How Middle-Income Earners Considering Retirement Housing Get “Trapped in a Gap”

It’s a great time to sell a home at a profit, but…not the easiest time to downsize. Across the United States, attractively priced homes are hard to find.

And opting for a retirement community keeps getting pricier, too. As an article in Forbes recently put it, “There just doesn’t seem to be anything affordable for middle-income seniors.”

How can these older adults navigate their possible futures? Some are downsizing creatively. And some are finding ways to house themselves in mutually beneficial arrangements. Let’s take a look.

Luxury Senior Living Out of Reach for Many

Affordable senior living properties tend to put very low caps on applicants’ incomes. So a good number of middle-income adults — those receiving around $40K or less in yearly income — can’t get spots at these places. Yet luxury senior living is far too expensive for many.

According to commercial investment firm CBRE, costs involved in developing senior housing have risen sharply since pre-pandemic days.

Those who study age issues speak of middle-income seniors as “trapped in the gap.”  Another term used to describe them is “the forgotten middle.” These older adults have modest incomes, but can’t qualify for low-income health or housing opportunities. Some would be priced out of rental properties, but are managing to qualify based on their savings, or their home sale profits. They might not be getting their basic needs met in these situations, yet they’re still paying too much, considering their incomes.

Developers just aren’t focused on creating what they need. Builders don’t benefit from creating affordable properties unless those properties are part of a government mandate or incentive program.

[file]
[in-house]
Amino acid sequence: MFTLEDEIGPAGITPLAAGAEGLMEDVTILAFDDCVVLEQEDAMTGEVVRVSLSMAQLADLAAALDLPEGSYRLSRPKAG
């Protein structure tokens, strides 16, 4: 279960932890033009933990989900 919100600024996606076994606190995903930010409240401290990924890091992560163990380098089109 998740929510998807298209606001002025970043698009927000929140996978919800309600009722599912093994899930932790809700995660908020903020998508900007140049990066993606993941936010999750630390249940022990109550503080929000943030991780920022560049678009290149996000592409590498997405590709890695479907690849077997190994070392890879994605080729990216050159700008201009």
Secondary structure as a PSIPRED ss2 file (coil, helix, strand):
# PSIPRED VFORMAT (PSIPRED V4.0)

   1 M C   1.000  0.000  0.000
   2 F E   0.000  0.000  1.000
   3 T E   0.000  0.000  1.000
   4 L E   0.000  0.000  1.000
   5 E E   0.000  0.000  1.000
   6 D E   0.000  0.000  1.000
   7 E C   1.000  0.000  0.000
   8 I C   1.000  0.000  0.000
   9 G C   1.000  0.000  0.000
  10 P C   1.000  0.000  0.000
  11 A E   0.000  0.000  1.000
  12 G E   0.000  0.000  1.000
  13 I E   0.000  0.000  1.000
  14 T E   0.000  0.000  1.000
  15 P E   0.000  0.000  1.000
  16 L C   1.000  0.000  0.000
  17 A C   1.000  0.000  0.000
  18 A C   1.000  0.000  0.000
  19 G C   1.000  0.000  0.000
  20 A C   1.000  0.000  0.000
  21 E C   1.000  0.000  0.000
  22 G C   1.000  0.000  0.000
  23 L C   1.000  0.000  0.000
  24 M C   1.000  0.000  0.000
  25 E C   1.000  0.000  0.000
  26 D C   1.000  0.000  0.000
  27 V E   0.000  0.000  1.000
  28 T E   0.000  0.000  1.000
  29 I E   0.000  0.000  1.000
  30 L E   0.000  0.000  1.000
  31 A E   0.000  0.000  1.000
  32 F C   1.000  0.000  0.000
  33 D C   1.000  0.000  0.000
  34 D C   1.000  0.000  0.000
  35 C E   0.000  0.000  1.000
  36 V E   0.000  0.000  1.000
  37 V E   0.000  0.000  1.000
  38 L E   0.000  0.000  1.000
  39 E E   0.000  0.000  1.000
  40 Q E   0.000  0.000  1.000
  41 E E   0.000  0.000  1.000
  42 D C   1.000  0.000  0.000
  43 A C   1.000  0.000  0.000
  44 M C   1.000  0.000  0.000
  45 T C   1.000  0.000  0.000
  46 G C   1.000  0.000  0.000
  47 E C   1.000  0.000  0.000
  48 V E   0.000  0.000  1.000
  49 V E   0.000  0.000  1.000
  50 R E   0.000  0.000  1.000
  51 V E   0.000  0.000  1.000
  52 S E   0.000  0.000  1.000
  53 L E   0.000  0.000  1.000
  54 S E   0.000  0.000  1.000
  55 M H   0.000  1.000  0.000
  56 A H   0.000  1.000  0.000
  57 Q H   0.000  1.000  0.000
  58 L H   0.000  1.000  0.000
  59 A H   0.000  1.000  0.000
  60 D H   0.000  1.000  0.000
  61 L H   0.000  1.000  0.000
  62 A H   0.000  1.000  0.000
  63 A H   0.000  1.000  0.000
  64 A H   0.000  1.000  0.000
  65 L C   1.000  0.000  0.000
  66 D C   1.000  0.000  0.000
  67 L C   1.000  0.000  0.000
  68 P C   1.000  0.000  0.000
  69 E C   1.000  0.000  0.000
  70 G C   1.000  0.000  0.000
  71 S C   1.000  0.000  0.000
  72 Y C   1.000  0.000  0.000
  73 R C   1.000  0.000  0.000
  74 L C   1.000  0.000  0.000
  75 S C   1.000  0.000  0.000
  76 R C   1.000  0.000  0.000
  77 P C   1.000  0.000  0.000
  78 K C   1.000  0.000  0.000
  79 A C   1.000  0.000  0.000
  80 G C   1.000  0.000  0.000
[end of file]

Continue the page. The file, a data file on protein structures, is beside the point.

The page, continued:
New Trend to Minimalism?

Middle-income people in the greater Boston area do have a senior housing community designed just for them. If they can manage to get a spot there.

A nonprofit called 2Life Communities is charging rents starting from $1,800 a month for at its new property in Newton, Massachusetts. By way of comparison, nearby independent living communities cost more than $4,000 a month. The nationwide average is $3,800 a month.

2Life’s admittance fee starts at around $400K. That’s a hefty sum, but 2Life points out that other places charge three times that amount. When residents move elsewhere or die, 2Life returns 80% of the fee to them or their estates.

How does 2Life pull off (relatively) affordable senior housing? By cutting the typical amenities and tapping into the volunteer work of the residents themselves.

Atria Senior Living and Merrill Gardens, two major senior living companies, have started new, less-expensive lines of senior housing following the same basic model (common laundry rooms; fewer in-house meals). But without boost provided by subsidies that 2Life gets, they’re pricier.

What Are the Options for Seniors Who Want to Own?

More seniors have been hoping to grow older in their present homes, relying on new technology like delivery and telehealth apps. People on single incomes especially might struggle to find affordable spaces for downsized living. Some deliberately let go of jobs to bring their income down, in order to be eligible for subsidized opportunities, yet still can’t find anything. They’re competing with their peers for a piece of a finite pie.

But there are creative options that might be worth serious consideration:

Finding Like-Minded Housemates Is One Way to Go.

A growing number of older adults are seeking housemates, according to AgeWise Colorado

Friends could buy a home together, sharing a deed and the equity it represents. They could do this by co-owning as tenants in common. With this type of vesting, a deed shows each co-owner’s ownership percentage, so each can take on what they can afford.

Additionally, a co-ownership agreement could lay out:

  • What part of the home belongs to each owner.
  • How the purchasing costs are shared or allocated.
  • How the co-owners divide their responsibility for repairs and upgrades.